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My issues with the Vorkosigan books post-Komarr

I was having a discussion about the Vorkosigan books over on G+ (prompted by the eARC of the Ivan book becoming available) and thought I should bring these mini-rants over here for multiple cut tags and also potential interest. Don't read if you don't want spoilers or you don't want your squee harshed; I love the series but not uncritically, and if that's not your thing, have some kittens instead.

A Civil Campaign

First: Miles/Ekaterin moved too fast. Bujold invoked Sayers in the dedication, but this was Gaudy Night and should have been Have His Carcase. Where, exactly, is the emotional resolution of Miles overrunning her boundaries and Ekaterin wanting to be established on her own? Swept away in coming to his defense against external influences, and not actually resolved at all.

Second: I need WAY more character development to buy Dono's adjustment to the sex change, and also to buy Dono/Olivia, because there are psychological consequences all over the damn place there which are basically . . . Sir/Madam/Gentlebeing Not Appearing In This Book.

Third and relatedly: Fuck the patriarchy anyway; the proper response to the recognition that sex is a mutable characteristic is to stop enshrining it as a requirement for power. Don't join them, beat them. (That is: I think I'm supposed to think of Dono becoming Count as a big-picture victory, and I don't.)

Diplomatic Immunity

Needs to have had a parallel Ekaterin POV, the space for which is clearly visible.

Cryoburn

Hey, remember in A Civil Campaign when Cordelia asks Kareen if she sees marriage "as the end and abolition of yourself," and Kareen says "Why else do all the stories end when the Count's daughter get married?"

. . . yeah. Ekaterin doesn't even get to be physically present in this book. And this bit from Roic's POV?

Lady Vorkosigan already ran an enormous household, rode herd on four children under the age of six and a teenage son from a prior marriage, played political hostess for her husband in his roles both as an Imperial Auditor and as the Count's heir, had undertaken supervisory responsibilities for agriculture and terraforming in the Vorkosigan's District, and tried desperately, in her spare seconds, to maintain a garden design business.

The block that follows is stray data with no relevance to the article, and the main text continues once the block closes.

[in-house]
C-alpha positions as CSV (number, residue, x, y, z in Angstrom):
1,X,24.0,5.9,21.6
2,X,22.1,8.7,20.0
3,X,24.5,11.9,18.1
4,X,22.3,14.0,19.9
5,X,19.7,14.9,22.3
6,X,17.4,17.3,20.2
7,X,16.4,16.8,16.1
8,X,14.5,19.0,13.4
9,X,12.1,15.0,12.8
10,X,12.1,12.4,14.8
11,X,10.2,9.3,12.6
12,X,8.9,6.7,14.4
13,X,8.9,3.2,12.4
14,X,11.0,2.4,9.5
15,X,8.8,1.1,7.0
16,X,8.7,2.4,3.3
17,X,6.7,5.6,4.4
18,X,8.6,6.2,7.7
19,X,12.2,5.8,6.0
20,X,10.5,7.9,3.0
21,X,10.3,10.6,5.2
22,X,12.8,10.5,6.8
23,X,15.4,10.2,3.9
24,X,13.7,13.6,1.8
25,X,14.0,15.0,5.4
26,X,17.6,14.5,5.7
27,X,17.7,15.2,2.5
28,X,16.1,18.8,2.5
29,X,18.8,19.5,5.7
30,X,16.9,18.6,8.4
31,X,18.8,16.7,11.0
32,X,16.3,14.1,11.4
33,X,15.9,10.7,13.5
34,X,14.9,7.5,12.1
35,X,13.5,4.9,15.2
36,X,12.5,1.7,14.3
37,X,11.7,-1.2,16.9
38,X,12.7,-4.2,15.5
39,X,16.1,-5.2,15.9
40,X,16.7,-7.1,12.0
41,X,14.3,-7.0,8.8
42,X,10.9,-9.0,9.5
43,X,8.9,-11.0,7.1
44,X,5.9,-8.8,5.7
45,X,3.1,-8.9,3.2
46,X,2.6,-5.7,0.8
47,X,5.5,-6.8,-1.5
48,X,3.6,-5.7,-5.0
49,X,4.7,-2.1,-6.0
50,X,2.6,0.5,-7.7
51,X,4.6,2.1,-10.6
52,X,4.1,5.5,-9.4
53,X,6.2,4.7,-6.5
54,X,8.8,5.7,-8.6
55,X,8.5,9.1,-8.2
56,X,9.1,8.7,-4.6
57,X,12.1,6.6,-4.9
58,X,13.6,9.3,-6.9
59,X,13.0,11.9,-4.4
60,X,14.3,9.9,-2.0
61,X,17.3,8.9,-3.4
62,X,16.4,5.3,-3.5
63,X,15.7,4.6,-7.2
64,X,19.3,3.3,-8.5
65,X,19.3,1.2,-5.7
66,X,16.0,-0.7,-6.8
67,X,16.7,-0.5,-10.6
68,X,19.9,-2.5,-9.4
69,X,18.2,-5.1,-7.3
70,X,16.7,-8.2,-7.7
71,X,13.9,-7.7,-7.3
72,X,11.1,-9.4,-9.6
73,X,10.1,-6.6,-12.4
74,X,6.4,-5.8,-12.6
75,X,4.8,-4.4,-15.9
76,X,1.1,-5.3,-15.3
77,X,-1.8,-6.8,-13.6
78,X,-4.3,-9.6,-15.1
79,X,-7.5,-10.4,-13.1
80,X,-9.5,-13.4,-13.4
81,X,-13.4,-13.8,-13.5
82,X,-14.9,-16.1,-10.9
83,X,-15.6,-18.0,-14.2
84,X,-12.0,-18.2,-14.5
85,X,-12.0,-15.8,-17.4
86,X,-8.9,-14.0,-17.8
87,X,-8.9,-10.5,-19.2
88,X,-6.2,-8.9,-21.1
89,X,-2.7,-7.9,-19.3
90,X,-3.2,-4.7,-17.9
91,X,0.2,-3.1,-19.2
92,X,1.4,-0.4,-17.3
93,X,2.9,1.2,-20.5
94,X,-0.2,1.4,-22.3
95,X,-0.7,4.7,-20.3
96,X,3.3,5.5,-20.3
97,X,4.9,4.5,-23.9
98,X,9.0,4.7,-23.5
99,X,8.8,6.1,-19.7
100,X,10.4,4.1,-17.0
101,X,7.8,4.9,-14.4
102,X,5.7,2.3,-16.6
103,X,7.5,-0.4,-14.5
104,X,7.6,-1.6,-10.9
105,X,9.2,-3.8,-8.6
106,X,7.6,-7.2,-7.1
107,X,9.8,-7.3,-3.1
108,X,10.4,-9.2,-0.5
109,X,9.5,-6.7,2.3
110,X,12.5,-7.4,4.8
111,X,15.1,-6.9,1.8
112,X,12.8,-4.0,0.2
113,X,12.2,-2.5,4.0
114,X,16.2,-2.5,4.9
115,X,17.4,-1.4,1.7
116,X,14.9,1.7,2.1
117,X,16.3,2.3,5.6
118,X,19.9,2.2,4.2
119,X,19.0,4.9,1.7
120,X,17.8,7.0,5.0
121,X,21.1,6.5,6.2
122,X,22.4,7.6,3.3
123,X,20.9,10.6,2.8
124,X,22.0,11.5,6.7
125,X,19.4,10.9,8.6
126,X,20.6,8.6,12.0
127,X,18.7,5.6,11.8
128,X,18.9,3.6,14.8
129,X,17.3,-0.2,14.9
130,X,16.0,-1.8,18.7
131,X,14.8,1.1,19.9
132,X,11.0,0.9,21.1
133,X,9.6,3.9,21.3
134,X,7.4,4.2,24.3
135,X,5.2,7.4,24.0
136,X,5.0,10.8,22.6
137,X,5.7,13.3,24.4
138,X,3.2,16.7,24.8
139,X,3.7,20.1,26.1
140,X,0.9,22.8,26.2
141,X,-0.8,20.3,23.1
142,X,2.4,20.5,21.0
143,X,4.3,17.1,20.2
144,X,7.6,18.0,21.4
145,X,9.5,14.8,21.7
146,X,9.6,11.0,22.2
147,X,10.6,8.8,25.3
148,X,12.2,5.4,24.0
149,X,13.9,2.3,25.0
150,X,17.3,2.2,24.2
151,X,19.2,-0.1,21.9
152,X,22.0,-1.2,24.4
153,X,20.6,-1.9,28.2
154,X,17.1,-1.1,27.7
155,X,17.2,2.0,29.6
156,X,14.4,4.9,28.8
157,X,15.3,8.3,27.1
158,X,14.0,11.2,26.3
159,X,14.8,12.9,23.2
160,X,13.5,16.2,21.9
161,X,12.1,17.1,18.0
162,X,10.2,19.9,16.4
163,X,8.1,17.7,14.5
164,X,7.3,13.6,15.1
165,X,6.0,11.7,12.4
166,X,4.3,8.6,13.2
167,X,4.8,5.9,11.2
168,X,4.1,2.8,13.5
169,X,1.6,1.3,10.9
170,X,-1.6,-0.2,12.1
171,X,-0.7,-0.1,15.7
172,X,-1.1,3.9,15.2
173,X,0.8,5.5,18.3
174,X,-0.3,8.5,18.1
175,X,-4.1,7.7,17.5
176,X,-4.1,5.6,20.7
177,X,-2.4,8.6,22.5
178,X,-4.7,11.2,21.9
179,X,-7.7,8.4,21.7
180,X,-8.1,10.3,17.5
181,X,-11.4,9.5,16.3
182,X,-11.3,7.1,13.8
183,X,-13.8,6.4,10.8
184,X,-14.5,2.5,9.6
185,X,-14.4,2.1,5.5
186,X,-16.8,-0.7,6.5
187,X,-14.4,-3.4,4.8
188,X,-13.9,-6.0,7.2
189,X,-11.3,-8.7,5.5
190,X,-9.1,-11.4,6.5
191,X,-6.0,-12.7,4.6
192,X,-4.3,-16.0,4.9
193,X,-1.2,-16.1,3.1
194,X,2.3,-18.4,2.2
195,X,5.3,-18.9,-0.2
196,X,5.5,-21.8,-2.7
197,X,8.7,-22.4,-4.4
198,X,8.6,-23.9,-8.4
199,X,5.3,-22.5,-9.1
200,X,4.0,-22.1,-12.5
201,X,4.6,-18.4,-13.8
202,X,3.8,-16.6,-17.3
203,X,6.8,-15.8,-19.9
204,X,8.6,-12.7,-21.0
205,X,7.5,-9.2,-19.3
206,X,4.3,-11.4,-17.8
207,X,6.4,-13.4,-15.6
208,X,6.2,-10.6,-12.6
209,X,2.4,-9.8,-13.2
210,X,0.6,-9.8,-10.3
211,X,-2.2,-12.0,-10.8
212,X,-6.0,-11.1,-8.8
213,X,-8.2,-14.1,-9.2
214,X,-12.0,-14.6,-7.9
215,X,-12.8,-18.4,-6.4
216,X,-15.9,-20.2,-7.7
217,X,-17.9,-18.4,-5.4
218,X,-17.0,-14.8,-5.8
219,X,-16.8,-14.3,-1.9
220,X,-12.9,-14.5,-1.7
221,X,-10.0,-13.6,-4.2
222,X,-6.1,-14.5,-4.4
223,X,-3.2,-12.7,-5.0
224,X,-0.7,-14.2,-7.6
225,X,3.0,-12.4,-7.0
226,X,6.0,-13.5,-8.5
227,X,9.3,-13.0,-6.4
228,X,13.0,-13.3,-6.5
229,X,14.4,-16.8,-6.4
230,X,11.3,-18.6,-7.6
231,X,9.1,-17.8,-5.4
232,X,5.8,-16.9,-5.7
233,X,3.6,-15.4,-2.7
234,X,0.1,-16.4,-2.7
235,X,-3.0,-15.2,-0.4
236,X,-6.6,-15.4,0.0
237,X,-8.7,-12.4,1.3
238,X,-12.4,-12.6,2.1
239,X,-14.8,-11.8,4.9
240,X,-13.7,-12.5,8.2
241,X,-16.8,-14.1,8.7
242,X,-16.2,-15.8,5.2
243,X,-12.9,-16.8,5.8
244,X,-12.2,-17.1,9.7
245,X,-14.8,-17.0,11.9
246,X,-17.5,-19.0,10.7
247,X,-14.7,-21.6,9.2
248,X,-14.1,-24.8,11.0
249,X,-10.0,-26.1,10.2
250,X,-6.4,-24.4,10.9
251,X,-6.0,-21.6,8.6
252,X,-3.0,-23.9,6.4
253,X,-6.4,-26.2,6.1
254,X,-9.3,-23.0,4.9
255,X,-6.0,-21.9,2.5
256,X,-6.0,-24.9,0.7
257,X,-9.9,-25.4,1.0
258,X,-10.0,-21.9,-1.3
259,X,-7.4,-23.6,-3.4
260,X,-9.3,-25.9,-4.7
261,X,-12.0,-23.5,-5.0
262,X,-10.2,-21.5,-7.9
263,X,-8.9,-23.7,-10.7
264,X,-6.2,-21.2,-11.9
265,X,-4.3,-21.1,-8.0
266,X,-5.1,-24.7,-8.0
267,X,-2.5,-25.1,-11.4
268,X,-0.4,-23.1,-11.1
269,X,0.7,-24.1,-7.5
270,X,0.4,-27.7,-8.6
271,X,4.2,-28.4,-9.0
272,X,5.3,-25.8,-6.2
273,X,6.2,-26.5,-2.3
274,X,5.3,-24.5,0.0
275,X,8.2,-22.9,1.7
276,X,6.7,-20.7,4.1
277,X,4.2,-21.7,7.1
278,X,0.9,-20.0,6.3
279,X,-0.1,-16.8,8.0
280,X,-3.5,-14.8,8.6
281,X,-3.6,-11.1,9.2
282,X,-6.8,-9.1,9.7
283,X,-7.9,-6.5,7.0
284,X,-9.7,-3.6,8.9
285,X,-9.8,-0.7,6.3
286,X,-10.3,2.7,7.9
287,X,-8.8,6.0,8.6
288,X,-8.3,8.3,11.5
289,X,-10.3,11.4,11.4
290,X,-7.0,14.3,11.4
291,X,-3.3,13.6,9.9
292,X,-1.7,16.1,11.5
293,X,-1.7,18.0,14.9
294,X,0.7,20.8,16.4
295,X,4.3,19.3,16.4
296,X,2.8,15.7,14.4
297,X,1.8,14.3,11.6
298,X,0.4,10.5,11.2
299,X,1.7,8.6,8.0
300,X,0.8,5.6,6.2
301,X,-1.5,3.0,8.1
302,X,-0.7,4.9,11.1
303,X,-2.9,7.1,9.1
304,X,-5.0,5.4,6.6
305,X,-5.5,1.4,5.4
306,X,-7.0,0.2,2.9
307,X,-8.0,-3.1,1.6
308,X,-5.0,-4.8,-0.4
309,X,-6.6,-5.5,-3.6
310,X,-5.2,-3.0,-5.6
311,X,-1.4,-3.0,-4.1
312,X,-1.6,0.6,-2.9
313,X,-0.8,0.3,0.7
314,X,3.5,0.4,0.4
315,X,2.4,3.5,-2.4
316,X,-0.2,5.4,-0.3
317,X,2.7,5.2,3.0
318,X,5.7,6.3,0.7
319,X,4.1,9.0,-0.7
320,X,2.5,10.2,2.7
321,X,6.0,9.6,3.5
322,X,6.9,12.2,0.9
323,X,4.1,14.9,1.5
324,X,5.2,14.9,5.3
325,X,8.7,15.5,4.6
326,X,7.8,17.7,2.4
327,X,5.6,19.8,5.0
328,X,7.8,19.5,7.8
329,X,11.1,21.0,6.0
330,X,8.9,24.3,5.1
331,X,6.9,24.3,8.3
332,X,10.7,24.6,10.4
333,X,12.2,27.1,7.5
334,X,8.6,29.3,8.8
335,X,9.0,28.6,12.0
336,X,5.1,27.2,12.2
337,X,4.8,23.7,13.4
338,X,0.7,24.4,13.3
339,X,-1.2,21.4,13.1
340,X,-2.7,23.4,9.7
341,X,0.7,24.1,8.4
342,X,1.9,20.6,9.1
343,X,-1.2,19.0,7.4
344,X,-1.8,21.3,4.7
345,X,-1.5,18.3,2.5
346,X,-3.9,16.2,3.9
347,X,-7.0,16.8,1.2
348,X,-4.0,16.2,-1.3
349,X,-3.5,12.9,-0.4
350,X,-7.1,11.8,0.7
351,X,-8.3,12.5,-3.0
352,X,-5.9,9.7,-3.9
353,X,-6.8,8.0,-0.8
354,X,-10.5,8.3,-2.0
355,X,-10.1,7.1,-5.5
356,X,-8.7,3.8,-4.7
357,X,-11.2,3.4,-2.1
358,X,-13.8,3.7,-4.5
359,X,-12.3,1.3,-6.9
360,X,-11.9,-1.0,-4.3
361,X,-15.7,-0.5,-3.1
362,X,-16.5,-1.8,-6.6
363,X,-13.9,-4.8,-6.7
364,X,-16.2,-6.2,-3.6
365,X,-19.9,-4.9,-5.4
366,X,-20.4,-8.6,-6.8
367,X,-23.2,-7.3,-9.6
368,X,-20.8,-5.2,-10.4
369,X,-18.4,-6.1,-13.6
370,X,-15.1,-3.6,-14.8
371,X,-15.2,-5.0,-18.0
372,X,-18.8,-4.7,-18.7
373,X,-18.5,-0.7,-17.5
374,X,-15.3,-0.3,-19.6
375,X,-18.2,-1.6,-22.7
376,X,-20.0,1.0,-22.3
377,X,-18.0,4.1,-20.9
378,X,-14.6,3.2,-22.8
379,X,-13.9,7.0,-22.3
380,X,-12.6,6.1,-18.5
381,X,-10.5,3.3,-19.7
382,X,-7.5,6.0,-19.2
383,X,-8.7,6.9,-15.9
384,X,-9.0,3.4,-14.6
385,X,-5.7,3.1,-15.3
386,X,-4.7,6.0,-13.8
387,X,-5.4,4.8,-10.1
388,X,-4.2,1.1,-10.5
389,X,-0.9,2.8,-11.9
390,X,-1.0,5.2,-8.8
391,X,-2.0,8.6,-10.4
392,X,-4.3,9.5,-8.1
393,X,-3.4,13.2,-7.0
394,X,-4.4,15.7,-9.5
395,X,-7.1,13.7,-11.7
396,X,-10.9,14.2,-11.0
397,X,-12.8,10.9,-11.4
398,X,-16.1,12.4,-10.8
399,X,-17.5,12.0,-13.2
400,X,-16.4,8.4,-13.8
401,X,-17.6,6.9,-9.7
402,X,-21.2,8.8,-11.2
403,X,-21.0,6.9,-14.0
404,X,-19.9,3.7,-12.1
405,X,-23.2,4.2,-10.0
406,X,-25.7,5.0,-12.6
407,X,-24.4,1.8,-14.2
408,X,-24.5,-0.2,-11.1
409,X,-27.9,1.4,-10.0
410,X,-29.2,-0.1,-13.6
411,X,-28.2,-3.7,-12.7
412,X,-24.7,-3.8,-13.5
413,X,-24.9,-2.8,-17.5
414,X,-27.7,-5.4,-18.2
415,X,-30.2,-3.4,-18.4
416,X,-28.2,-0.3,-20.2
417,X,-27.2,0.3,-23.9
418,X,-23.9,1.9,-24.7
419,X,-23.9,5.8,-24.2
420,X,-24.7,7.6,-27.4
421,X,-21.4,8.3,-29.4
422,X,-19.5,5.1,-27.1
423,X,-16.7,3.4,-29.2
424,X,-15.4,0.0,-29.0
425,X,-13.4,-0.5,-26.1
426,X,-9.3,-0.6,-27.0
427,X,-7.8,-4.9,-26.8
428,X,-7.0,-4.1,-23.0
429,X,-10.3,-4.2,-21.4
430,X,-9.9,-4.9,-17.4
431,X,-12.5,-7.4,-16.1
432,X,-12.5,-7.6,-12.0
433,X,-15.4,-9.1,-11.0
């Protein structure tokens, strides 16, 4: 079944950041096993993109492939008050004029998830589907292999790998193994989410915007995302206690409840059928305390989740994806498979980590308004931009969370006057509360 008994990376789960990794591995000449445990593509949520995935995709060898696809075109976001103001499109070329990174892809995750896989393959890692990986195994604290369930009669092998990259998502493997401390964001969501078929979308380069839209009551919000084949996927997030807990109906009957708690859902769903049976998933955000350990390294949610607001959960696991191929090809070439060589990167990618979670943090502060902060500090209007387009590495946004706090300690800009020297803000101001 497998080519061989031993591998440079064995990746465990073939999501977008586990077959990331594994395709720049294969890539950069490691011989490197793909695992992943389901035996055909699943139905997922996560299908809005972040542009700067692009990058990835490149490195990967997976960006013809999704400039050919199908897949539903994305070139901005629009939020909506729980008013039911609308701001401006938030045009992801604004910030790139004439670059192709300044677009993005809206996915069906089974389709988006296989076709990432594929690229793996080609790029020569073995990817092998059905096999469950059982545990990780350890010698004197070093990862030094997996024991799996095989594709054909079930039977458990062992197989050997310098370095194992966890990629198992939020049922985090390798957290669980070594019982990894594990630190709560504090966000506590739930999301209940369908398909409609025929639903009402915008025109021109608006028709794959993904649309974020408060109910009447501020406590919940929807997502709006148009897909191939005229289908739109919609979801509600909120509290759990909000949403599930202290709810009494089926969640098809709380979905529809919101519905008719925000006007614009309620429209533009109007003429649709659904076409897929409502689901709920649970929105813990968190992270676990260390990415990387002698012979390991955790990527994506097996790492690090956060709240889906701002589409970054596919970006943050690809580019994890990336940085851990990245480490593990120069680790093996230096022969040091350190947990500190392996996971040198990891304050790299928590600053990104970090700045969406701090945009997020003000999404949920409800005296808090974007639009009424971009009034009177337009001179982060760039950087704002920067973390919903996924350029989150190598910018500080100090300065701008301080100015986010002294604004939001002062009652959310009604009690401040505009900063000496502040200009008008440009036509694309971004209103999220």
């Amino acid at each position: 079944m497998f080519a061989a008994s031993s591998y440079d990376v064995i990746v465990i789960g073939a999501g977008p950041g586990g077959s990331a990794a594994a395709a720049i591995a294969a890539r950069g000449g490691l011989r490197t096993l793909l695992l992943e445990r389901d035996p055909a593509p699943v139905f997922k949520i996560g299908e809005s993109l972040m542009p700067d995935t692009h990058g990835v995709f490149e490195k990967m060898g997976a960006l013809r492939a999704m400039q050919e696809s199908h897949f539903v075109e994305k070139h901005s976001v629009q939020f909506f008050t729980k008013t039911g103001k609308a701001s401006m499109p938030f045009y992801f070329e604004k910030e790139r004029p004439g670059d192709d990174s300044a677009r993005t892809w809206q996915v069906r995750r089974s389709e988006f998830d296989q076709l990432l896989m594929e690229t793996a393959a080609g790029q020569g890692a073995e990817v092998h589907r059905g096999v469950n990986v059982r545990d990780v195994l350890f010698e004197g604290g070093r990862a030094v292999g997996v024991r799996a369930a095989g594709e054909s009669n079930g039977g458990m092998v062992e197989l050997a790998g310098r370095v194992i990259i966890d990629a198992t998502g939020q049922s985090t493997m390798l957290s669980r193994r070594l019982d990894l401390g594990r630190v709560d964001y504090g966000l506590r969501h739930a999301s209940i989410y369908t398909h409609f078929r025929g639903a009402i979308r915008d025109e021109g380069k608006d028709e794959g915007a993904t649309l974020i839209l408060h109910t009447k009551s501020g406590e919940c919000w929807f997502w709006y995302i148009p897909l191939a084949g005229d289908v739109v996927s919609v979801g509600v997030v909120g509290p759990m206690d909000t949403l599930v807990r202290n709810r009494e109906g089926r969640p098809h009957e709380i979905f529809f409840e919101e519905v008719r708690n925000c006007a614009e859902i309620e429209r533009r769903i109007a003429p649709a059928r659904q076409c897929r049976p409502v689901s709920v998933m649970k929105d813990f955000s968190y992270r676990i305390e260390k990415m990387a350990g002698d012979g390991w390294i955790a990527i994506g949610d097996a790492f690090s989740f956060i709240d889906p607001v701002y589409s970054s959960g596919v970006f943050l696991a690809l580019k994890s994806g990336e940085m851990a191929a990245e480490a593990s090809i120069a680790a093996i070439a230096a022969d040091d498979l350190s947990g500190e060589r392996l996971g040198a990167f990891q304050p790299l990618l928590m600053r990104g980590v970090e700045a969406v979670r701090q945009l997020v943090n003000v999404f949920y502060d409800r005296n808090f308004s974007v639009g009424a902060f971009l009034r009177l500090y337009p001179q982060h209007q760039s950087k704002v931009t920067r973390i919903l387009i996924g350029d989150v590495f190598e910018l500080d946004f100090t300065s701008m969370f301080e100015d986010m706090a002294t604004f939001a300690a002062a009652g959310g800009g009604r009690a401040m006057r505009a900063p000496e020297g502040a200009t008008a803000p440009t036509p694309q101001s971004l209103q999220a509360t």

I just. GAH.

Suddenly that too-quick resolution in ACC, and the lack of her POV in DI, looks like foreshadowing of the deeply unwelcome kind.

Also: other things that are interesting include: Miles raising his children (assuming that he does). [*] Miles being married. Miles being Count Vorkosigan. Barrayar changing in response to galactic tech and society. Things, in other words, with direct emotional consequences and conflicts for Miles and Ekaterin and the rest of the people we've come to know and like over all these books.

Way, way down on the list of what's interesting is Miles solving some other planet's problems, no matter how thematic those problems are. And yet that's what Cryoburn was, minus its last five hundred words—good words, granted, but not in any way sufficient.

[*] Looking at the Miles-POV vid message scene makes me want to smash things again:

Considering that he'd stuck her with four offspring in under six years, her lack of gray hairs seemed increasingly remarkable. . . . Perhaps—no, make that almost certainly—he'd underestimated how much work normal healthy children would take, even with all the help his money and position could buy.

One would like to think that Ekaterin, not a first-time parent, would have some input here, but you sure as fuck couldn't prove it from the text.

Despite, or perhaps because of, these rants, I am interested in the Ivan book, though I am so tired that I think I will probably wait on reading it for a bit.

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